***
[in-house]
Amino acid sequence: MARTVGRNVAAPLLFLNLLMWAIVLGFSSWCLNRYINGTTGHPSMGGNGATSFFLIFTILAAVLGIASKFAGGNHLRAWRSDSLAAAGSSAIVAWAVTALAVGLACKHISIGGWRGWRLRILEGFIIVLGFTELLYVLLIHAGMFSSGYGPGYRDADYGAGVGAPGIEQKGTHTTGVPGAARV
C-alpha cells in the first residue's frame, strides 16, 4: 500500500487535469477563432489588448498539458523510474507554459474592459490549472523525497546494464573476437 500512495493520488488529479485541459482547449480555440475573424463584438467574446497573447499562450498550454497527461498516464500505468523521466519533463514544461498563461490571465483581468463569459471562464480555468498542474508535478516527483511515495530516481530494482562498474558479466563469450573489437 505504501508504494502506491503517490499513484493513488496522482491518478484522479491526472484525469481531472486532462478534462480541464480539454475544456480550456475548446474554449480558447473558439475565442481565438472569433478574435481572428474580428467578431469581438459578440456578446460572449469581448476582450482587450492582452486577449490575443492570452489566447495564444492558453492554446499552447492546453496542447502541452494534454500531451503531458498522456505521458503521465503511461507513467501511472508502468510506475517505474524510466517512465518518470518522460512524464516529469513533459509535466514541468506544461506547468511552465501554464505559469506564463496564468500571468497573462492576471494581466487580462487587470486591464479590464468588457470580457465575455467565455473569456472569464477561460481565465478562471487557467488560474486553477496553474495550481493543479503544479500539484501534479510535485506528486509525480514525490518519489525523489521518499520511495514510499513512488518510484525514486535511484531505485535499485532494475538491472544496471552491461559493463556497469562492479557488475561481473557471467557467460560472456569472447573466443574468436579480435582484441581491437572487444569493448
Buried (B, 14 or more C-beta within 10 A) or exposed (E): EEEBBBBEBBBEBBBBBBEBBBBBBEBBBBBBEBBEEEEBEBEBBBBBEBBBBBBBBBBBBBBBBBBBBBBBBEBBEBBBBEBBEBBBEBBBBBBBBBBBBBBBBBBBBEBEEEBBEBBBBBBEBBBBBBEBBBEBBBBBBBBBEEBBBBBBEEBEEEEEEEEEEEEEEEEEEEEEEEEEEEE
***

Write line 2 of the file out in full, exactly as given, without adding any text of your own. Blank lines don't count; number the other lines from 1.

Amino acid sequence: MARTVGRNVAAPLLFLNLLMWAIVLGFSSWCLNRYINGTTGHPSMGGNGATSFFLIFTILAAVLGIASKFAGGNHLRAWRSDSLAAAGSSAIVAWAVTALAVGLACKHISIGGWRGWRLRILEGFIIVLGFTELLYVLLIHAGMFSSGYGPGYRDADYGAGVGAPGIEQKGTHTTGVPGAARV